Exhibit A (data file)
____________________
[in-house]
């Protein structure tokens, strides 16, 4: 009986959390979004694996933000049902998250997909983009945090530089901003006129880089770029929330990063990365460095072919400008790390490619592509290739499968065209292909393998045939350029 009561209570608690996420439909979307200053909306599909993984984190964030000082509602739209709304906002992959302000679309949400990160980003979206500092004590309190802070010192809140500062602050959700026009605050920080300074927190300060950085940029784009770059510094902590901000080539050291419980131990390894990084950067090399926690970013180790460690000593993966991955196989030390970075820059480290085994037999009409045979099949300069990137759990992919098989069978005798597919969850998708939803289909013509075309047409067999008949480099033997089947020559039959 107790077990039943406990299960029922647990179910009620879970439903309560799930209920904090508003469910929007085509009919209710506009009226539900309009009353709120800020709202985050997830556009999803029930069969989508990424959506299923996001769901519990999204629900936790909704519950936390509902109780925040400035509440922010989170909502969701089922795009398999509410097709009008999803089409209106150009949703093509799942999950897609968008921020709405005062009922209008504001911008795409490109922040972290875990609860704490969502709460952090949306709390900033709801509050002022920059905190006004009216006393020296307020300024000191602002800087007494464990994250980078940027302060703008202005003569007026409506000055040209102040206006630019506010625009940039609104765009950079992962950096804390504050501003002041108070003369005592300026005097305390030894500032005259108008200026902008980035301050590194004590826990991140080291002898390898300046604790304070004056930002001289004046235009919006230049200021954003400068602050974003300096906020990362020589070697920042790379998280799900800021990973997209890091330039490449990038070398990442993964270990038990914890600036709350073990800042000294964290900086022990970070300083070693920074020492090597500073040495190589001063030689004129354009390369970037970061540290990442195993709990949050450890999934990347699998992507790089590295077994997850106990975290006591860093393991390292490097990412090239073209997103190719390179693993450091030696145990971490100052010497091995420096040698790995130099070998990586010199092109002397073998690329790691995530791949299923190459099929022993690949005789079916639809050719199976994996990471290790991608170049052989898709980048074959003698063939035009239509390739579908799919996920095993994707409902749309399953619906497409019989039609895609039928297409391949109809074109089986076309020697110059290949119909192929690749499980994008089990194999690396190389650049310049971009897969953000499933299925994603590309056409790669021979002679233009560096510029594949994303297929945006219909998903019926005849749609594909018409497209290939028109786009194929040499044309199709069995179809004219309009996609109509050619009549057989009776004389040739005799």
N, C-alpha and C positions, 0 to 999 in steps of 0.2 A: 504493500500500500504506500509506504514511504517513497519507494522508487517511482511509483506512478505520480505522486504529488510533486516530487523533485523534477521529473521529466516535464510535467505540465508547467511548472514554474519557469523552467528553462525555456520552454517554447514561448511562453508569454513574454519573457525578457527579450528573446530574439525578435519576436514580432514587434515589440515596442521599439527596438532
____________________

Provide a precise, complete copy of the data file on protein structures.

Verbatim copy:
[in-house]
């Protein structure tokens, strides 16, 4: 009986959390979004694996933000049902998250997909983009945090530089901003006129880089770029929330990063990365460095072919400008790390490619592509290739499968065209292909393998045939350029 009561209570608690996420439909979307200053909306599909993984984190964030000082509602739209709304906002992959302000679309949400990160980003979206500092004590309190802070010192809140500062602050959700026009605050920080300074927190300060950085940029784009770059510094902590901000080539050291419980131990390894990084950067090399926690970013180790460690000593993966991955196989030390970075820059480290085994037999009409045979099949300069990137759990992919098989069978005798597919969850998708939803289909013509075309047409067999008949480099033997089947020559039959 107790077990039943406990299960029922647990179910009620879970439903309560799930209920904090508003469910929007085509009919209710506009009226539900309009009353709120800020709202985050997830556009999803029930069969989508990424959506299923996001769901519990999204629900936790909704519950936390509902109780925040400035509440922010989170909502969701089922795009398999509410097709009008999803089409209106150009949703093509799942999950897609968008921020709405005062009922209008504001911008795409490109922040972290875990609860704490969502709460952090949306709390900033709801509050002022920059905190006004009216006393020296307020300024000191602002800087007494464990994250980078940027302060703008202005003569007026409506000055040209102040206006630019506010625009940039609104765009950079992962950096804390504050501003002041108070003369005592300026005097305390030894500032005259108008200026902008980035301050590194004590826990991140080291002898390898300046604790304070004056930002001289004046235009919006230049200021954003400068602050974003300096906020990362020589070697920042790379998280799900800021990973997209890091330039490449990038070398990442993964270990038990914890600036709350073990800042000294964290900086022990970070300083070693920074020492090597500073040495190589001063030689004129354009390369970037970061540290990442195993709990949050450890999934990347699998992507790089590295077994997850106990975290006591860093393991390292490097990412090239073209997103190719390179693993450091030696145990971490100052010497091995420096040698790995130099070998990586010199092109002397073998690329790691995530791949299923190459099929022993690949005789079916639809050719199976994996990471290790991608170049052989898709980048074959003698063939035009239509390739579908799919996920095993994707409902749309399953619906497409019989039609895609039928297409391949109809074109089986076309020697110059290949119909192929690749499980994008089990194999690396190389650049310049971009897969953000499933299925994603590309056409790669021979002679233009560096510029594949994303297929945006219909998903019926005849749609594909018409497209290939028109786009194929040499044309199709069995179809004219309009996609109509050619009549057989009776004389040739005799």
N, C-alpha and C positions, 0 to 999 in steps of 0.2 A: 504493500500500500504506500509506504514511504517513497519507494522508487517511482511509483506512478505520480505522486504529488510533486516530487523533485523534477521529473521529466516535464510535467505540465508547467511548472514554474519557469523552467528553462525555456520552454517554447514561448511562453508569454513574454519573457525578457527579450528573446530574439525578435519576436514580432514587434515589440515596442521599439527596438532